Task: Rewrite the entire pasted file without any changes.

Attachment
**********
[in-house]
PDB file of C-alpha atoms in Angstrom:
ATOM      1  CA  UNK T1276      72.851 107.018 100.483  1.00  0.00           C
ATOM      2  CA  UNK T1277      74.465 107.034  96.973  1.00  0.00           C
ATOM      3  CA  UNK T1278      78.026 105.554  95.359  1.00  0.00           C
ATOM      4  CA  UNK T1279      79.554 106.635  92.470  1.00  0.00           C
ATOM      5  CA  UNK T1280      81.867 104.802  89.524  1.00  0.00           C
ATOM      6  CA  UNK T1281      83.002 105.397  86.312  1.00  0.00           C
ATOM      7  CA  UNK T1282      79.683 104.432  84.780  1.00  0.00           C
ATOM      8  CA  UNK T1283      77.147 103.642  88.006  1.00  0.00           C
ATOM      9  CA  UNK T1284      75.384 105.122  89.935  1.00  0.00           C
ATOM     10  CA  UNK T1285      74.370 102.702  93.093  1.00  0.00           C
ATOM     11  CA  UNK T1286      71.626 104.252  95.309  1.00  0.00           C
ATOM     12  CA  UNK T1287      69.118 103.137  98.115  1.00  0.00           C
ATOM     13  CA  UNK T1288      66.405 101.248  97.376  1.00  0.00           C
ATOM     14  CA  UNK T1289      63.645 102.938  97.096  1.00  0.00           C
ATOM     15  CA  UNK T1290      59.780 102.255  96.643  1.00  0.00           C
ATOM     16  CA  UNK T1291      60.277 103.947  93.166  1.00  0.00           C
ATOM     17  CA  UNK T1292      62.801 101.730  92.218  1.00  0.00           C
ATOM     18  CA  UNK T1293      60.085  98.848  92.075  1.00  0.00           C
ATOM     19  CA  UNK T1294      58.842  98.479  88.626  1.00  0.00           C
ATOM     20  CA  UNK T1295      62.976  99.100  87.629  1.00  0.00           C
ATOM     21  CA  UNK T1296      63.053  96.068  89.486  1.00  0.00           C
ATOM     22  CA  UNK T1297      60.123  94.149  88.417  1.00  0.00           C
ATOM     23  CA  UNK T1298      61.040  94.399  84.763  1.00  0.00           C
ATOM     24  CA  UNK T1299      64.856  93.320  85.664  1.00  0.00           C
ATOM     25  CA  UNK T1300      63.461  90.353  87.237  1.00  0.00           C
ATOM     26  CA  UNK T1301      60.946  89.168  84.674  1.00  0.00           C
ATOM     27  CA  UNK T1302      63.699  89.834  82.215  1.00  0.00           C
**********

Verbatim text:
[in-house]
PDB file of C-alpha atoms in Angstrom:
ATOM      1  CA  UNK T1276      72.851 107.018 100.483  1.00  0.00           C
ATOM      2  CA  UNK T1277      74.465 107.034  96.973  1.00  0.00           C
ATOM      3  CA  UNK T1278      78.026 105.554  95.359  1.00  0.00           C
ATOM      4  CA  UNK T1279      79.554 106.635  92.470  1.00  0.00           C
ATOM      5  CA  UNK T1280      81.867 104.802  89.524  1.00  0.00           C
ATOM      6  CA  UNK T1281      83.002 105.397  86.312  1.00  0.00           C
ATOM      7  CA  UNK T1282      79.683 104.432  84.780  1.00  0.00           C
ATOM      8  CA  UNK T1283      77.147 103.642  88.006  1.00  0.00           C
ATOM      9  CA  UNK T1284      75.384 105.122  89.935  1.00  0.00           C
ATOM     10  CA  UNK T1285      74.370 102.702  93.093  1.00  0.00           C
ATOM     11  CA  UNK T1286      71.626 104.252  95.309  1.00  0.00           C
ATOM     12  CA  UNK T1287      69.118 103.137  98.115  1.00  0.00           C
ATOM     13  CA  UNK T1288      66.405 101.248  97.376  1.00  0.00           C
ATOM     14  CA  UNK T1289      63.645 102.938  97.096  1.00  0.00           C
ATOM     15  CA  UNK T1290      59.780 102.255  96.643  1.00  0.00           C
ATOM     16  CA  UNK T1291      60.277 103.947  93.166  1.00  0.00           C
ATOM     17  CA  UNK T1292      62.801 101.730  92.218  1.00  0.00           C
ATOM     18  CA  UNK T1293      60.085  98.848  92.075  1.00  0.00           C
ATOM     19  CA  UNK T1294      58.842  98.479  88.626  1.00  0.00           C
ATOM     20  CA  UNK T1295      62.976  99.100  87.629  1.00  0.00           C
ATOM     21  CA  UNK T1296      63.053  96.068  89.486  1.00  0.00           C
ATOM     22  CA  UNK T1297      60.123  94.149  88.417  1.00  0.00           C
ATOM     23  CA  UNK T1298      61.040  94.399  84.763  1.00  0.00           C
ATOM     24  CA  UNK T1299      64.856  93.320  85.664  1.00  0.00           C
ATOM     25  CA  UNK T1300      63.461  90.353  87.237  1.00  0.00           C
ATOM     26  CA  UNK T1301      60.946  89.168  84.674  1.00  0.00           C
ATOM     27  CA  UNK T1302      63.699  89.834  82.215  1.00  0.00           C